Dad Darrell Lossau, 39, said: 'It felt as though I had been hit by a truck when I was told. It was very emotional, knowing our life was completely changed.'

However, throughout the ordeal Maisie – who previously enjoyed gymnastics, dancing and Brownies – has kept her spirits up.

Mr Lossau, a self-employed taxi driver, said: 'She is such a determined little girl. After her surgery she was placed into a coma for four days. After she came out of that, she mouthed to us, 'As long as I've got you two, we can get through'. That reduced me to tears.'

Maisie pictured in hospital in March.

Maisie pictured in hospital in March. - Credit: Submitted

'Maisie is just the most amazing person I have ever met,' added Mrs Lossau, a credit manager. 'She has taken everything that has happened to her unbelievably well.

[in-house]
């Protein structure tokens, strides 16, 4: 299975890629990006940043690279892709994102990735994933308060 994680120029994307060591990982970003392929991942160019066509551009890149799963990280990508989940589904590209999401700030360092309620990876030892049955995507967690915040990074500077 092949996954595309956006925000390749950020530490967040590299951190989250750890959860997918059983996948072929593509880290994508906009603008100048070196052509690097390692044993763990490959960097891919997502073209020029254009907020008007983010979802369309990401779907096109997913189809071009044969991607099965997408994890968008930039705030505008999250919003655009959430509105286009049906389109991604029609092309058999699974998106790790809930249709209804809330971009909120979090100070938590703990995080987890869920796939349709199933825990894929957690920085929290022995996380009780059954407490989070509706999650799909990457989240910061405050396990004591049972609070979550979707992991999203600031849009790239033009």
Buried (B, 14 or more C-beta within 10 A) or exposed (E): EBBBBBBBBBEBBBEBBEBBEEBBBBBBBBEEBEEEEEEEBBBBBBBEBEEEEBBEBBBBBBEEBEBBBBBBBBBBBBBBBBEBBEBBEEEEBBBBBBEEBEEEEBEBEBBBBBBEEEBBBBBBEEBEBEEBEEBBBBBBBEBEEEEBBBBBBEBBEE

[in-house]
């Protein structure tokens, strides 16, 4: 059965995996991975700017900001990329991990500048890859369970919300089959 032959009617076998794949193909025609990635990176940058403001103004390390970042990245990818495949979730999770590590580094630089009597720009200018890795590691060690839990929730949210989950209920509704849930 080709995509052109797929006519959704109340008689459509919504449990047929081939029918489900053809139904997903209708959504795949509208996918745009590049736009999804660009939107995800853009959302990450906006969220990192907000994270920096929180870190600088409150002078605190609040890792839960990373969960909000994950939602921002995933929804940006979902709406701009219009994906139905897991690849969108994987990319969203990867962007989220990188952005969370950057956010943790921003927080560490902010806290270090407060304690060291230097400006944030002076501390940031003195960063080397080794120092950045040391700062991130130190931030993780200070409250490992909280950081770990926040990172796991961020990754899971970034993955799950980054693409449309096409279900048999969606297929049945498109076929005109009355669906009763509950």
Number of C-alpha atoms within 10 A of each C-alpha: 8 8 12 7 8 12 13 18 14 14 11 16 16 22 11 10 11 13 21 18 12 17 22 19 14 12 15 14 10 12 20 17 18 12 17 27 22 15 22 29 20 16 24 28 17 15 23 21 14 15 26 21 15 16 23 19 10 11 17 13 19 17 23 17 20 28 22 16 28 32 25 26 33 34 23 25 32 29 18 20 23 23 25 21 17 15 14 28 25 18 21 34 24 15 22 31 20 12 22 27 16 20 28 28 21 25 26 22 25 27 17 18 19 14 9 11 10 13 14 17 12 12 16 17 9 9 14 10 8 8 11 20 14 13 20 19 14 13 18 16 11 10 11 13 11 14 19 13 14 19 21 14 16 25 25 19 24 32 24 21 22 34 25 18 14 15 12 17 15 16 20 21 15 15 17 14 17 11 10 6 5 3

'Even her surgeon said she couldn't believe the determination she is showing – she is inspirational.'

Maisie's strength in the face of adversity is epitomised by the fact she even gave her tumour a name: Bob the Blob.

Mr Lossau said: 'Explaining it to Maisie was incredibly difficult, but she has taken it all in her stride.

Maisie at a street dance class in May last year.

Maisie at a street dance class in May last year.

'One day I worried it had hit her when she came downstairs in tears, but in the end she just said it was because she missed Brownies.'

The family have now set up a crowdfunding page, to help them provide everything Maisie will need on her road to recovery.

These things include specialist equipment to help Maisie, a Bignold Primary School pupil, readjust to life at home, such as a wheelchair, and adaptations to the family's garden so she can make use of the outdoors.

The initial target the family set was £5,000, and in just a week, Maisie's story has inspired more than £3,500 in donations.

Maisie pictured last Christmas.